During the chaotic decades of imperial musical chairs, barbarian invasions, epidemics and economic woes that became known as the Crisis of the Third Century, Berber tribes made incursions into what is now Algeria contracting the areas of Romans control. A fortified city on the sea, Icosium held out a long time, but was sacked in 371 A.D. by the Berber Prince Firmus during his revolt against Romanus, the military commander of Rome’s Africa Province. Icosium never recovered and disappeared from the historical record in the 5th century.

The city of Algiers was founded by Berbers in the mid-10th century. The Casbah, a fortified citadel common in North African cities, was built over what had once been Icosium on the cliffs overlooking the sea. In the late 15th century Algiers was conquered by Spain, but their occupation would not last. The Ottoman admiral Hayreddin Barbarossa tossed the Spanish out permanently in 1525 and established Algiers as the capital of an Ottoman regency which would become the empire’s primary base in the region. The Ottoman Regency of Algiers lasted until the French took the city in 1830.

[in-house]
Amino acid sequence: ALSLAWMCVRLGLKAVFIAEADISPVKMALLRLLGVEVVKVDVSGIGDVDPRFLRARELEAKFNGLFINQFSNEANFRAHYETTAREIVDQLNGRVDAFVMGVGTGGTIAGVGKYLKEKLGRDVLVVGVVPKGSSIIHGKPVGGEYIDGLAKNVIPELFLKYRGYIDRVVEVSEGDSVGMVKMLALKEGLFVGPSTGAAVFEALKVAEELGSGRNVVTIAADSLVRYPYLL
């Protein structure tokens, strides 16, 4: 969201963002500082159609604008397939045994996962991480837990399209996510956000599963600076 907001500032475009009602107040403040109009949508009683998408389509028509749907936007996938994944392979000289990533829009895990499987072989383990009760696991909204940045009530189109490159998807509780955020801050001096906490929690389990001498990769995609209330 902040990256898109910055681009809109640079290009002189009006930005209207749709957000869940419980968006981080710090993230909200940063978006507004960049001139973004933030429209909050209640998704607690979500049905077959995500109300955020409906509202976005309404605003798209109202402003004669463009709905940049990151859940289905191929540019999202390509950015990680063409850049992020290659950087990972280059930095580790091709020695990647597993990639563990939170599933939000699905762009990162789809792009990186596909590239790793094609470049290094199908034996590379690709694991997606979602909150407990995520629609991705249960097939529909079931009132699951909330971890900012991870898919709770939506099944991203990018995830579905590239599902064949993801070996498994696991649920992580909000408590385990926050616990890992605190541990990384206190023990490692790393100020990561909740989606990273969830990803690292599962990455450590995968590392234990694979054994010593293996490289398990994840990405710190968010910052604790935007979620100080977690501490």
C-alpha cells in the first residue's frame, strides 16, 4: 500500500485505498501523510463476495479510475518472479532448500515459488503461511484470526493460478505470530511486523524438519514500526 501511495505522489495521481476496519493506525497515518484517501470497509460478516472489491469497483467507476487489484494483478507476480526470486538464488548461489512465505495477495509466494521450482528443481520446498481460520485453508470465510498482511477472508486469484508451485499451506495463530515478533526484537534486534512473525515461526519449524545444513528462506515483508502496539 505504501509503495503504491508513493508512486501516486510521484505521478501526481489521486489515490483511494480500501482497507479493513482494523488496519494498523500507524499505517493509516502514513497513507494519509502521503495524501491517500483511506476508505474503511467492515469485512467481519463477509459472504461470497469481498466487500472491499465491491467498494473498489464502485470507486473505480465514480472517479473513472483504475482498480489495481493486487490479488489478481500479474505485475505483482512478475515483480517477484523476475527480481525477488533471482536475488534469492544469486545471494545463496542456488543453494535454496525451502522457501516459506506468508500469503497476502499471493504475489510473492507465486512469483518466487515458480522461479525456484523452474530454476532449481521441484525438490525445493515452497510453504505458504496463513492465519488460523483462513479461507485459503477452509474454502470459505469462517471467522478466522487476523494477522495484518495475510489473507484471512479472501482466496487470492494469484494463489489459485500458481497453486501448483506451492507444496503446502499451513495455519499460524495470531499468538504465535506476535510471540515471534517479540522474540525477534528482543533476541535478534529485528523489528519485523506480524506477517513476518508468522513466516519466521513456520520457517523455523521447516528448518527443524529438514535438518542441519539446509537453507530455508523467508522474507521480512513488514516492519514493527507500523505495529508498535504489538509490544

The French pillaged Algiers, destroying religious sites like the Es Sayida mosque in the Casbah. Between the French and the long line of conquerors that preceded them, it didn’t seem likely that there would be much of Algiers’ history left to find below the surface. Nobody imagined they’d unearth such a wealth of archaeological materials, even from the long gap between the fall of Icosium and the rise of Berber Algiers.

Finds over the 3,000 square meters (32,300 square feet) of the excavation site include a public building with mosaic flooring dating to the 5th century, a 7th century Byzantine necropolis with dozens of graves, large numbers of Roman-era architectural elements — columns, capitals, pediments — ancient catapult balls and 385 coins. The excavation even found parts of the Es Sayida mosque, a thoroughly unexpected survival given that the French colonial government built a square over the levelled mosque and named it King’s Square, renamed Martyrs Square after Algeria won its independence in 1962.